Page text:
MoMA

Collection of modern art that speaks to me without words, proves to me that much of what we know and feel deeply about is embedded somehow in our connection to artistic expression.

The Cathedral, František Kupka, 1912 - 1913, From the collection of: Museum Kampa
Like the brilliance of the colors, the hard geometric edges. Appeals to my more secular spirituality and suspect the artist has similar sense of grandeur.
The Bedroom, Vincent van Gogh, October 1888, From the collection of: Van Gogh Museum
The perspective here, skewed, and the dominant yellows keep the effects always fresh. ALso like the edging of the floorboards, the jolt of red in the middle of the bed.
Nan and Brian in Bed, New York City, Nan Goldin, 1983, From the collection of: MoMA The Museum of Modern Art
Here the light is mesmerizing, the gesture of the cigarett and the woman's gaze, that fact that she is covered while he is bare. But that split light! Shows a relation to painting, could BE a painting.
Untitled, Albert Oehlen, 1989, From the collection of: MoMA The Museum of Modern Art
I like the way this one makes my eye move and refocus - like the gesture of the egg shaped black line, and the geometric squares adding depth. Also the yellow anchoring the lower right corner.
Cries and Whispers, Hill Jephson Robb, 2003, From the collection of: MoMA The Museum of Modern Art
One of those pieces that gives you shape, dimension, brilliant color, object as object. The shadows it creates, the non-verbal solidness of it.
Flash art, Rosalie Gascoigne, 1987, From the collection of: National Gallery of Victoria
Letters! Numbers! Jasper Johns! Blindingly bright, the thing-ness of letters, the intrigue of the inserted photos. Screams contemporary. Deluged by random letters, yet composed.
Home décor (Preston + de Stijl = Citizen) Panorama, Gordon Bennett, 1997, From the collection of: National Gallery of Victoria
Here I am drawn to the echo of religious art, the symbolisms, the blend of street violence and the more traditional "visitation" figure holding the baby - the layers of bold stripes like a grid, the central grid like flying over a city at nights.
Caryatid, Amedeo Modigliani, (c. 1913-1915), From the collection of: National Gallery of Victoria
Modigliani and his blues and simple lines, always elegant. This is a fuller figure than I associate with some of his work, but the almondine face remains the same. Love how the etched blue sets off the figure.
Red landscape, Fred Williams, (1981), From the collection of: National Gallery of Victoria
Here the division of white and red gives the work volume and form, along with the way the red fades and brightens, the textured fabric-like threads change when enlarged to trees (?) -- jots of color that keep one's gaze moving in and out.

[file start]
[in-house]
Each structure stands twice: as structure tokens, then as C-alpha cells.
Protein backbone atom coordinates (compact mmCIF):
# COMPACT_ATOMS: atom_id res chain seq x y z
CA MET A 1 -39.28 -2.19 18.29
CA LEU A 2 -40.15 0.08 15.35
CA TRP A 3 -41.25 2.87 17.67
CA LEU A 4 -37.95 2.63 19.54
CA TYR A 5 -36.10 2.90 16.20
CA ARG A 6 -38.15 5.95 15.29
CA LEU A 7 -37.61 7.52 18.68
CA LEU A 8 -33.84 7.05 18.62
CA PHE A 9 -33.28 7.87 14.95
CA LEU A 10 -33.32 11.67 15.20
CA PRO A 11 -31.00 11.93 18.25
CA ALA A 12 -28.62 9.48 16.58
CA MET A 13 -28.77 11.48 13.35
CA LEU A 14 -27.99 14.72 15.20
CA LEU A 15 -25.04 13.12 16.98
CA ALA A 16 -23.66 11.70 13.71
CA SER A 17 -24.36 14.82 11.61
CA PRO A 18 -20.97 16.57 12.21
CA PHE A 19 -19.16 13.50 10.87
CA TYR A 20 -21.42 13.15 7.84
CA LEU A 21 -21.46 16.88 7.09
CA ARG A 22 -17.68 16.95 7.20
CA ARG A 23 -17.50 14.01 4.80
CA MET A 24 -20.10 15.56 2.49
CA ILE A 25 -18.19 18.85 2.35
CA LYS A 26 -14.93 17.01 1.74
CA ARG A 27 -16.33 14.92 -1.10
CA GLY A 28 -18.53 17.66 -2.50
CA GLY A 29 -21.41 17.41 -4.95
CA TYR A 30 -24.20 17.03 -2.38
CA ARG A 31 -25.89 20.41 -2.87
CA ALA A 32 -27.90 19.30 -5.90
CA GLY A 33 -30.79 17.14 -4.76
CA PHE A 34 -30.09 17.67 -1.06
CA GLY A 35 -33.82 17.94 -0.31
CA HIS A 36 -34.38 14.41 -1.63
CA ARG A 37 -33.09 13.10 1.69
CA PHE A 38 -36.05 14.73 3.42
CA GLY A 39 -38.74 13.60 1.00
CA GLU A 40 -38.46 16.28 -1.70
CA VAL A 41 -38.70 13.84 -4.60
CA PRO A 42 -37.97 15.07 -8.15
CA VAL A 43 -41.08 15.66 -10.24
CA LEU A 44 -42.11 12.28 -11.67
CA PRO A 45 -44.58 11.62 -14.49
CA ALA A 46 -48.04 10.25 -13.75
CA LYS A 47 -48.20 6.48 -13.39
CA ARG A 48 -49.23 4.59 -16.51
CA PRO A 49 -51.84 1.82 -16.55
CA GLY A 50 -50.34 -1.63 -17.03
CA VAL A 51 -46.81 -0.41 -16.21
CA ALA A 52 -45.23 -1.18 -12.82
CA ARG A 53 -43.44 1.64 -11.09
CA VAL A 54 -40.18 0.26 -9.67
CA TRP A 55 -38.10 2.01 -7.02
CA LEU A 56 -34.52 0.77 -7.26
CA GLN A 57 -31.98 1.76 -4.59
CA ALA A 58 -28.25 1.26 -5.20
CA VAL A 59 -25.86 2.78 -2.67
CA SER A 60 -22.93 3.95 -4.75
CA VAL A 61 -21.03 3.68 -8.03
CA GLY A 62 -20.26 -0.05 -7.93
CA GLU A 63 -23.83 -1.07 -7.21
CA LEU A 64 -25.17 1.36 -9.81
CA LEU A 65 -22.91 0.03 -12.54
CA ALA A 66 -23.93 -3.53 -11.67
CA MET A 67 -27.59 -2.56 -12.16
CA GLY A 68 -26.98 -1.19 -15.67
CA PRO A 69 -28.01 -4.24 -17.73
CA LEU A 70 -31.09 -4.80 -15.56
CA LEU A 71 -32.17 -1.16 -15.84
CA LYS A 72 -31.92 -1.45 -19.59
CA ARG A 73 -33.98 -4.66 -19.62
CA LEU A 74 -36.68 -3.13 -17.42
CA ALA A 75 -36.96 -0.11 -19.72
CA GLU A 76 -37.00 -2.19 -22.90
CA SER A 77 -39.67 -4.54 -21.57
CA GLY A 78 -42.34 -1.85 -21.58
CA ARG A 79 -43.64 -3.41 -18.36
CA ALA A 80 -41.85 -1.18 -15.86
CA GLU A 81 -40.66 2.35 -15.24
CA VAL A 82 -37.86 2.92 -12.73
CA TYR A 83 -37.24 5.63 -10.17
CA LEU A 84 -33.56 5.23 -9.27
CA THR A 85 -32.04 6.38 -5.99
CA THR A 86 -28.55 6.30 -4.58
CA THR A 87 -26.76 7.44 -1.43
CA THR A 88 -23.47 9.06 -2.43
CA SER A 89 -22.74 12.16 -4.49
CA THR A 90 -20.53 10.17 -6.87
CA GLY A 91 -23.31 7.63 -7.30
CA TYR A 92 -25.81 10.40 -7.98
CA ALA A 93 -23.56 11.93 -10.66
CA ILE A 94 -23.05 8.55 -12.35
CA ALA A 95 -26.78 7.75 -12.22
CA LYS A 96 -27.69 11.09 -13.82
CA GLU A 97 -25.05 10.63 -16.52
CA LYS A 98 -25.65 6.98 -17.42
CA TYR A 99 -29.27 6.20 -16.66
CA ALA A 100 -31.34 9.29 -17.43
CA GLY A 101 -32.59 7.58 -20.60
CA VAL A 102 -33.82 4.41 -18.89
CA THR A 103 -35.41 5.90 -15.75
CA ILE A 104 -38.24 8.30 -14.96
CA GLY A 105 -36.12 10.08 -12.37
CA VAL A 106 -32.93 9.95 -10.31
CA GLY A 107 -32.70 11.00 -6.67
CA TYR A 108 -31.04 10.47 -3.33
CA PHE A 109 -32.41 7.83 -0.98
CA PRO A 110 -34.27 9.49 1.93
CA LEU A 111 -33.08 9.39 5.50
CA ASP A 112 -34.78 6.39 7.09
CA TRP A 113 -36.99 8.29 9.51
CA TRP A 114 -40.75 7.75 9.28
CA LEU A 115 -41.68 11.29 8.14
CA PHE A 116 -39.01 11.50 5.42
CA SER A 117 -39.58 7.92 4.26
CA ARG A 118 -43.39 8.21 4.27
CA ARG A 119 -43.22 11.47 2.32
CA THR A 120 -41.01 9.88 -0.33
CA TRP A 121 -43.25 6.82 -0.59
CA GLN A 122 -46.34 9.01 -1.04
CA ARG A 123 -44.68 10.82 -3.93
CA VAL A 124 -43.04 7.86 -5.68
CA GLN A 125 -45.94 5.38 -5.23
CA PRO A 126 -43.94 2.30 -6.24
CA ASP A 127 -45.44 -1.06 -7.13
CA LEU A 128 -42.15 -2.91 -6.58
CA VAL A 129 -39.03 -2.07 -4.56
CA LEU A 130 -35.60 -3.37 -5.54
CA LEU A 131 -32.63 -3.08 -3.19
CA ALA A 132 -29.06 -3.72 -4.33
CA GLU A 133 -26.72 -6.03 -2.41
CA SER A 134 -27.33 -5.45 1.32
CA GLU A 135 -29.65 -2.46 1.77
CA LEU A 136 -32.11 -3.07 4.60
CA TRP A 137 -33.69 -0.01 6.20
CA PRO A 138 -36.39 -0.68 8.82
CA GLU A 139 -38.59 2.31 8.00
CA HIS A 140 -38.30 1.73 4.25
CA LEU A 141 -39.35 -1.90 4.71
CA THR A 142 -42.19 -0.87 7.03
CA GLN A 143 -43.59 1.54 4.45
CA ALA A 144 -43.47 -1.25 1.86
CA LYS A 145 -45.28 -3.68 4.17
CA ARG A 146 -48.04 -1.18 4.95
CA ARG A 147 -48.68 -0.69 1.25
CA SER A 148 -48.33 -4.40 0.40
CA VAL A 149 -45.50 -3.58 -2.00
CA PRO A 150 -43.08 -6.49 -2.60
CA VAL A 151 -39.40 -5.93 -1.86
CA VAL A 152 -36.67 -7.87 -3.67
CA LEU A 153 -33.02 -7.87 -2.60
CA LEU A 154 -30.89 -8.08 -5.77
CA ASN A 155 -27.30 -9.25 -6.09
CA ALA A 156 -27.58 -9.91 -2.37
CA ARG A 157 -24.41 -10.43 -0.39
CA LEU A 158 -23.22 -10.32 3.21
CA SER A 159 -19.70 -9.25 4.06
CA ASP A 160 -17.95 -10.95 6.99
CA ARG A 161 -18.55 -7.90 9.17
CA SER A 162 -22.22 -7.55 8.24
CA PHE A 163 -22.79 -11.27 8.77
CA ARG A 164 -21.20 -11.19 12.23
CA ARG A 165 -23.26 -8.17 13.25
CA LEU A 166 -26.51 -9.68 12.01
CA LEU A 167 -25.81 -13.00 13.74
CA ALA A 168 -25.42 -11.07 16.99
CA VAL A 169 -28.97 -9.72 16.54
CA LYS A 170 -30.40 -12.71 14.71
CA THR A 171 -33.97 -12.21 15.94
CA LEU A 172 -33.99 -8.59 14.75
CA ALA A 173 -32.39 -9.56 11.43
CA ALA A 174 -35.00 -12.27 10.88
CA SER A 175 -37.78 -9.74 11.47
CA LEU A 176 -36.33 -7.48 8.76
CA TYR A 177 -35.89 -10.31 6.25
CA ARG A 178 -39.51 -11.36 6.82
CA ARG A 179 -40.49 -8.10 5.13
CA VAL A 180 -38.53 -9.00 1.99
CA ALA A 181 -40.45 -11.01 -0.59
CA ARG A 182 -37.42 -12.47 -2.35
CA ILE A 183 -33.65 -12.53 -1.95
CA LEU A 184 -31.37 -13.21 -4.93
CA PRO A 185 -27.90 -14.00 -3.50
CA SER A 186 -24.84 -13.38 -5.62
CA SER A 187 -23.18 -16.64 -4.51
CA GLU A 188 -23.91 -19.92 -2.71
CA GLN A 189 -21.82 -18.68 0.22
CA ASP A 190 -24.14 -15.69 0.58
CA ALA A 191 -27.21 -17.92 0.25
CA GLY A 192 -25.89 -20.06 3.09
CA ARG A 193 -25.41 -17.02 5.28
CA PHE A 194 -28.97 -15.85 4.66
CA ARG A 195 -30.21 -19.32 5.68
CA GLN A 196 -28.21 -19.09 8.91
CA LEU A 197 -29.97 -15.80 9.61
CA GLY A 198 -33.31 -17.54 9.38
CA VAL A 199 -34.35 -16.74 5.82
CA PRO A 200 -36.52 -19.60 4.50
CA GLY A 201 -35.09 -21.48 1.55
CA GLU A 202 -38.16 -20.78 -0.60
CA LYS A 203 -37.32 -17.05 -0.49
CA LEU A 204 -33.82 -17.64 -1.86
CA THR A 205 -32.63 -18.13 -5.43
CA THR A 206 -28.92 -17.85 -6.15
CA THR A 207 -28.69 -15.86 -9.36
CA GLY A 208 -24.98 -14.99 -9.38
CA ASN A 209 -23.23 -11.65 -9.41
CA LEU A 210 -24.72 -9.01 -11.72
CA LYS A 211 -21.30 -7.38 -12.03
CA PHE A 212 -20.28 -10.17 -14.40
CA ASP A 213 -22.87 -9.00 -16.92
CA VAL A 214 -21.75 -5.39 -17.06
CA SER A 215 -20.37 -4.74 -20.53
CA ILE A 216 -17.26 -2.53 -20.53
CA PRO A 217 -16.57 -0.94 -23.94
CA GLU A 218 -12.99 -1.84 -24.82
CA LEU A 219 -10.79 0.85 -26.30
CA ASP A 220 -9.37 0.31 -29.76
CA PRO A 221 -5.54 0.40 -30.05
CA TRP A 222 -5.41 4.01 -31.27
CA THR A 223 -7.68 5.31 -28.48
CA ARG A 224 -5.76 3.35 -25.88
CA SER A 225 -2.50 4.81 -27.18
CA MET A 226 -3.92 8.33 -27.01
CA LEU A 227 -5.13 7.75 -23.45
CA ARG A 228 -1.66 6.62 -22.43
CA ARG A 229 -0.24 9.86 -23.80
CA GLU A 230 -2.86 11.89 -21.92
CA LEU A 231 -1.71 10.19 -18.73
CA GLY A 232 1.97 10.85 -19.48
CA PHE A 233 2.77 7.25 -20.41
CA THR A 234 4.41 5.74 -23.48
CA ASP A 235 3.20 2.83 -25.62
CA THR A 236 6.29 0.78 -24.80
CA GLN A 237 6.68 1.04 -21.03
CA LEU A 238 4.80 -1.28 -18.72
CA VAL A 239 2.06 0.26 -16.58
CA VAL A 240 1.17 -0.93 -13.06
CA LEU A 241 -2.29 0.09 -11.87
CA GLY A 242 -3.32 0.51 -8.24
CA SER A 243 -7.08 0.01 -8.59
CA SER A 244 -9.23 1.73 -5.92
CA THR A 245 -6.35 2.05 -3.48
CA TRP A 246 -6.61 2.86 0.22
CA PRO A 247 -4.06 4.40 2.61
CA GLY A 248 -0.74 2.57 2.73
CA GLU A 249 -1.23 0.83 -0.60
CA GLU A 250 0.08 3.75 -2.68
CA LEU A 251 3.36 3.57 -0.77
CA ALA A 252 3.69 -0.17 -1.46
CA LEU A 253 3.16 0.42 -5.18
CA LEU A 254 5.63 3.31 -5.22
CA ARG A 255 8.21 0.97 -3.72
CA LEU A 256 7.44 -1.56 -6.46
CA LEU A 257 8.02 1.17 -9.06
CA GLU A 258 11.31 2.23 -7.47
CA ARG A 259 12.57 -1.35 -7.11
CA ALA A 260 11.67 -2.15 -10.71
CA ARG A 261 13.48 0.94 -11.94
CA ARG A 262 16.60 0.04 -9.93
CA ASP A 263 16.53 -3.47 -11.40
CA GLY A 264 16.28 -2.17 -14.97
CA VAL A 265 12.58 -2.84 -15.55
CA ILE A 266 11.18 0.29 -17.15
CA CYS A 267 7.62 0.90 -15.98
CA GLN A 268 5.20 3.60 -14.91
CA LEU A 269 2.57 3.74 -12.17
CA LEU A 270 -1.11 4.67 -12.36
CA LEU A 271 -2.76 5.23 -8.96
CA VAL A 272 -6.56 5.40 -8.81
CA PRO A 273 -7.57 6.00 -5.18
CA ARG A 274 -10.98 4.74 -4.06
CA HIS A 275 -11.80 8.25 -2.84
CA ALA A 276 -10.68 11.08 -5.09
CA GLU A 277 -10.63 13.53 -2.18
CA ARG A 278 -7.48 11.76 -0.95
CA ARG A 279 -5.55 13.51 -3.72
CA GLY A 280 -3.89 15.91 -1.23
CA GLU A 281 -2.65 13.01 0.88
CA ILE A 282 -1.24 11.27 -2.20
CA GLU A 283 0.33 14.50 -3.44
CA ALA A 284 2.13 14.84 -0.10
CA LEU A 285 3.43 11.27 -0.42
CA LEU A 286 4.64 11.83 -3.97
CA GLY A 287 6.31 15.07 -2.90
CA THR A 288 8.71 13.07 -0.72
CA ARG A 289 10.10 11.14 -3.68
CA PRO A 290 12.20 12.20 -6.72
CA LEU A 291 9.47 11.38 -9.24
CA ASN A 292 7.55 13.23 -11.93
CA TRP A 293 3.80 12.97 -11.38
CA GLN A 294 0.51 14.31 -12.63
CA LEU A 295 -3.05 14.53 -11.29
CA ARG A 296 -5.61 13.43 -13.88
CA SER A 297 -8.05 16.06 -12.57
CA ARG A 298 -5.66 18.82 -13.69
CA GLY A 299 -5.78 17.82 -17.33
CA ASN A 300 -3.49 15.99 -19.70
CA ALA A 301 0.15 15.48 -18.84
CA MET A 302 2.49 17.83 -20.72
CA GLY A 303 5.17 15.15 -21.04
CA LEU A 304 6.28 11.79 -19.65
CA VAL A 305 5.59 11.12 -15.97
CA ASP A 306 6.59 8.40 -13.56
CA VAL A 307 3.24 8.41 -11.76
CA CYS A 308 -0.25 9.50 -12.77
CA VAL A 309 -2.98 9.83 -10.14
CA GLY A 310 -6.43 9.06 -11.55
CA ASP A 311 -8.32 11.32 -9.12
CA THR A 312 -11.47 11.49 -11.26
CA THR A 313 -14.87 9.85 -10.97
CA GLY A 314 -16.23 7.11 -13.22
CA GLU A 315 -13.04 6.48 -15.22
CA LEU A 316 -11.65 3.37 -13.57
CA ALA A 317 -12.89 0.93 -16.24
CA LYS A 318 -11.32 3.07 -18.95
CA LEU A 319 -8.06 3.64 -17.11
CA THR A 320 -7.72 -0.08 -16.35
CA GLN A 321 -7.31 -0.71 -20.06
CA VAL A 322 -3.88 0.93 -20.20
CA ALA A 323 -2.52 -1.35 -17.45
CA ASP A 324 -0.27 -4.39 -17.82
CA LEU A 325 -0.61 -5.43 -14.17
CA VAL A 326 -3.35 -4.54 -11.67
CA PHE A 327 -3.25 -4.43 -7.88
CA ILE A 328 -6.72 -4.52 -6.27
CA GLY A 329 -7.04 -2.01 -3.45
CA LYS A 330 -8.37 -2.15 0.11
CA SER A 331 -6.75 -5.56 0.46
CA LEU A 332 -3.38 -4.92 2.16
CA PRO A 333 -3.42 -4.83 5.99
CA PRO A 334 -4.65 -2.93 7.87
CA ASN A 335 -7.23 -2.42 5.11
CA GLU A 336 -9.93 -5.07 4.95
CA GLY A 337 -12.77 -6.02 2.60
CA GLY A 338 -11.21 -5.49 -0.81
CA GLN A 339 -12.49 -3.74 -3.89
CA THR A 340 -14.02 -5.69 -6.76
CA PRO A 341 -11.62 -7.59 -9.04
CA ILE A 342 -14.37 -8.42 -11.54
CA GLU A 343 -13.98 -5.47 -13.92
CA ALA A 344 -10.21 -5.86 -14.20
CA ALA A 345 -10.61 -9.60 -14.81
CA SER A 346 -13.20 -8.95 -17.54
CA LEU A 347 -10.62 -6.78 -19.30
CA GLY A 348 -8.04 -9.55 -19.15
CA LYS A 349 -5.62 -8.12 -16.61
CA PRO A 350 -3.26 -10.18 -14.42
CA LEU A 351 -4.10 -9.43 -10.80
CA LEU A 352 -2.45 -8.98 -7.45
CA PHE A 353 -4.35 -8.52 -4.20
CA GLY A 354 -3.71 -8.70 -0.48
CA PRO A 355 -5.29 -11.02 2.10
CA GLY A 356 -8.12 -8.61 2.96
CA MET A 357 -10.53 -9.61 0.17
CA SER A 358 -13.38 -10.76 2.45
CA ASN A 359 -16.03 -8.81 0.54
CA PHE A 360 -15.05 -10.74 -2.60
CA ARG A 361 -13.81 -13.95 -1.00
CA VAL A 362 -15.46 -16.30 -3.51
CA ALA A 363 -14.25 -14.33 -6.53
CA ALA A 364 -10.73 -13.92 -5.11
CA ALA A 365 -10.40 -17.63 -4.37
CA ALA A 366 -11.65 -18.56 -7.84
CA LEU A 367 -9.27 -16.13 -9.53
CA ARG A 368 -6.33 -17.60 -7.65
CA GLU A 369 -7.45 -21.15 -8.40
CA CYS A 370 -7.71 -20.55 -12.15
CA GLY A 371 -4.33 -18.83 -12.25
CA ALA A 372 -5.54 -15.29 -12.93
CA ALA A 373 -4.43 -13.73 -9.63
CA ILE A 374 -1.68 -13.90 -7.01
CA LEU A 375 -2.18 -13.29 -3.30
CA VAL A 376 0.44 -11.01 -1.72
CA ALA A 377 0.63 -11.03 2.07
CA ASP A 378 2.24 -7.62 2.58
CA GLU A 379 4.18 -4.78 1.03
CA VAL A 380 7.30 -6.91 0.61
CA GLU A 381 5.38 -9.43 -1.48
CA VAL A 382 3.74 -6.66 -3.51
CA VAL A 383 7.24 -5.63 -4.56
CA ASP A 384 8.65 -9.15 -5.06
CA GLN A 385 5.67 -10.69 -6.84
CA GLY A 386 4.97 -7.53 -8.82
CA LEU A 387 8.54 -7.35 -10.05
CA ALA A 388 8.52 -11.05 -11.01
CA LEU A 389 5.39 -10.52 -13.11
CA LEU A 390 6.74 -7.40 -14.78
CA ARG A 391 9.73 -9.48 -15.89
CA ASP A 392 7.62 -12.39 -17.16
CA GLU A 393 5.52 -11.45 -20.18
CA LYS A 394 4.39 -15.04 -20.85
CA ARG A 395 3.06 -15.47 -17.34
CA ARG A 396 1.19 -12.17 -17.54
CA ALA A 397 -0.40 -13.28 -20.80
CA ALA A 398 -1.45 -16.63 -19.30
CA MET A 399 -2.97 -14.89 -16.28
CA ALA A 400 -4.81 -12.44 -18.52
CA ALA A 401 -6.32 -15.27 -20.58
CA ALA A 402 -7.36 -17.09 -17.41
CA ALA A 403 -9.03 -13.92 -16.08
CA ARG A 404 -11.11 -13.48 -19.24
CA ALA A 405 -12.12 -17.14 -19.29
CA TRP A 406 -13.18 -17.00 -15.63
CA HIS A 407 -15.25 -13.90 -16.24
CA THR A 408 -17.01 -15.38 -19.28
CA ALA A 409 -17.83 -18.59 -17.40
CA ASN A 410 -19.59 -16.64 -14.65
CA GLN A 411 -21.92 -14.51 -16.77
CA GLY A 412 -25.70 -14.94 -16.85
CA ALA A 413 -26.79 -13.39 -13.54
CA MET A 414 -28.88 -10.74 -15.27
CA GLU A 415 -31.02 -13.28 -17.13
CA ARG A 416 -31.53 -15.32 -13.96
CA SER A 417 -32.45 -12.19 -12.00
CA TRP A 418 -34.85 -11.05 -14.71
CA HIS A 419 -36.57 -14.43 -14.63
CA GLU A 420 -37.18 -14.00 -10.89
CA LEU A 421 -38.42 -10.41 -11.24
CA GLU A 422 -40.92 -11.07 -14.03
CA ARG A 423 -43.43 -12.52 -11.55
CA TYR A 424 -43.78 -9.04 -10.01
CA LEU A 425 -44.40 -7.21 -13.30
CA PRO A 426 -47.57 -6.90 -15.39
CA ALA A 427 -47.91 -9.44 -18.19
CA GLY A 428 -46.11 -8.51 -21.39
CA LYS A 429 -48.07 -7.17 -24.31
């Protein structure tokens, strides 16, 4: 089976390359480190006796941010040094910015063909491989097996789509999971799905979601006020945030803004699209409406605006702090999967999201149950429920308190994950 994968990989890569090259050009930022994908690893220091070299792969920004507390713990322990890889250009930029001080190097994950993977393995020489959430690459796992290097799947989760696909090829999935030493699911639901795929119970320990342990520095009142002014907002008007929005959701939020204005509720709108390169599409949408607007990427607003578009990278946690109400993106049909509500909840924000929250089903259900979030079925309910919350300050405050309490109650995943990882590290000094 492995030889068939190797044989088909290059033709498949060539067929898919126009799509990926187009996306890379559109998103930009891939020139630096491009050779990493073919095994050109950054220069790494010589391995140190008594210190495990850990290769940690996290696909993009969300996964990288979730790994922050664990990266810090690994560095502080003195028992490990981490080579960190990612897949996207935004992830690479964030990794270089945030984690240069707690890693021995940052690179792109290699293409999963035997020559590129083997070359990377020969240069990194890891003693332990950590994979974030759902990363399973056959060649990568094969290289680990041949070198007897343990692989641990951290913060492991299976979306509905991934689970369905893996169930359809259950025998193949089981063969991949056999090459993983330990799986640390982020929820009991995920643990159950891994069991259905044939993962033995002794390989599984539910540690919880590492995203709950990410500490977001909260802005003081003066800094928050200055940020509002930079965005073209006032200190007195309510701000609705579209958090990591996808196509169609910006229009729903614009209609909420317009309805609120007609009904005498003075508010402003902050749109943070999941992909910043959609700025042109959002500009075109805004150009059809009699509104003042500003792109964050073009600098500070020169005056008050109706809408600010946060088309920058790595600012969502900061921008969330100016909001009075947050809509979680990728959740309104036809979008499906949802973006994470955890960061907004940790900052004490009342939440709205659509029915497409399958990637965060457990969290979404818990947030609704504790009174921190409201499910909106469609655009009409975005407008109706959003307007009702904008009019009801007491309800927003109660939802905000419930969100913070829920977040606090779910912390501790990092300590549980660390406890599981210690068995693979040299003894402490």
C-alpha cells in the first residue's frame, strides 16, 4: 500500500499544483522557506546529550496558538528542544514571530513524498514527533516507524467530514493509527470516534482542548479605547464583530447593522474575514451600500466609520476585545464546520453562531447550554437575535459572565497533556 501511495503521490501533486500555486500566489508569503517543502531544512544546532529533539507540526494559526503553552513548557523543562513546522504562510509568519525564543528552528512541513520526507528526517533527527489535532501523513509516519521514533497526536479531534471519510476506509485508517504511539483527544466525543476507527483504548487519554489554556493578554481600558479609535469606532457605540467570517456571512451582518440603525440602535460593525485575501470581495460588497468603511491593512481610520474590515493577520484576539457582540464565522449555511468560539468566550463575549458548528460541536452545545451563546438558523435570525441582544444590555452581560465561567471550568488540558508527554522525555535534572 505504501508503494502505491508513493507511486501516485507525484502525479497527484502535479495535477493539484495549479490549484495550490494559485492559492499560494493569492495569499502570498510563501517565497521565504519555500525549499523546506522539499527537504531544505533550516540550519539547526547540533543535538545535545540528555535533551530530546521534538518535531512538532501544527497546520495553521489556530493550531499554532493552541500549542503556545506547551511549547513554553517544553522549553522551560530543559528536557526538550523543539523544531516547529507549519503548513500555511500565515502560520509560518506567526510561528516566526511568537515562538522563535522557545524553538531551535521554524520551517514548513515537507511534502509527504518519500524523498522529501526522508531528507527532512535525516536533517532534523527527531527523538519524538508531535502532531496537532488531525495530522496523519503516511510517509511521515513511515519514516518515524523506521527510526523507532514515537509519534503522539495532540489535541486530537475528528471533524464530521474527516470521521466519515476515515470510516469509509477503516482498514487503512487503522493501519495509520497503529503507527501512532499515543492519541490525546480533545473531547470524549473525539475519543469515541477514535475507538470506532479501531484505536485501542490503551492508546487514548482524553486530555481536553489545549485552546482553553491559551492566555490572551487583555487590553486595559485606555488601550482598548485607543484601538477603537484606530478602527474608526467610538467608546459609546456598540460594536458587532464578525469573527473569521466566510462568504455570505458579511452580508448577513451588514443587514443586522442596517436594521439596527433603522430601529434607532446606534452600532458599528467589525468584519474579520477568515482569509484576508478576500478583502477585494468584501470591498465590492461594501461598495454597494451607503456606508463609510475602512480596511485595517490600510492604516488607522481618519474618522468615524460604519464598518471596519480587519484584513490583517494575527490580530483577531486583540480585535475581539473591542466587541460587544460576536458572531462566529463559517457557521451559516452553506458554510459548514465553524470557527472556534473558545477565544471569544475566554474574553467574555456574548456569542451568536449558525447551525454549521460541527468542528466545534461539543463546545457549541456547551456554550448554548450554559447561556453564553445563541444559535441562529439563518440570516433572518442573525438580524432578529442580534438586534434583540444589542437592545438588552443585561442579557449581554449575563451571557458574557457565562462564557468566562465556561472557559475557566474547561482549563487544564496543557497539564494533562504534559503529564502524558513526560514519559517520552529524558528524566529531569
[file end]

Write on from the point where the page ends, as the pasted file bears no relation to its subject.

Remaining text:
Burning tree stump, Fred Williams, (1968), From the collection of: National Gallery of Victoria
More by Williams, now with an ash gray background. Like the wash of of color, the abstraction as of trees or flowers - or maybe not!
Stained glass art - saw much of this in a museum in Orlando, beautiful for its own sake but also reminds me of the tradition of art as central to items of use.
Abstract painting, Grace Crowley, 1952, From the collection of: National Gallery of Victoria
This simply appeals to my wonder at the power of blocks of color, the relation of one shape to another, the juxtapositioning of the whole composition.
Cahill Expressway, Jeffrey Smart, (1962), From the collection of: National Gallery of Victoria
Nude with beast III, Arthur Boyd, (1962), From the collection of: National Gallery of Victoria
A painted picture of the Universe, Roy de Maistre, 1920-1934, From the collection of: National Gallery of Victoria
Junior's brush with Vorticism, Gareth Sansom, 2007, From the collection of: National Gallery of Victoria
Beauty, Athol Shmith, (1950s), From the collection of: National Gallery of Victoria
No Woman, No Cry, Chris Ofili, 1998, From the collection of: Tate Britain
This is sad and beautiful, especially pulling in for a close-up and seeing the pixilated paint, seed-like gems.
Thistle picture, Paul Klee, 1924, From the collection of: National Gallery of Victoria
Credits: All media
This user gallery has been created by an independent third party and may not always represent the views of the institutions, listed below, who have supplied the content.
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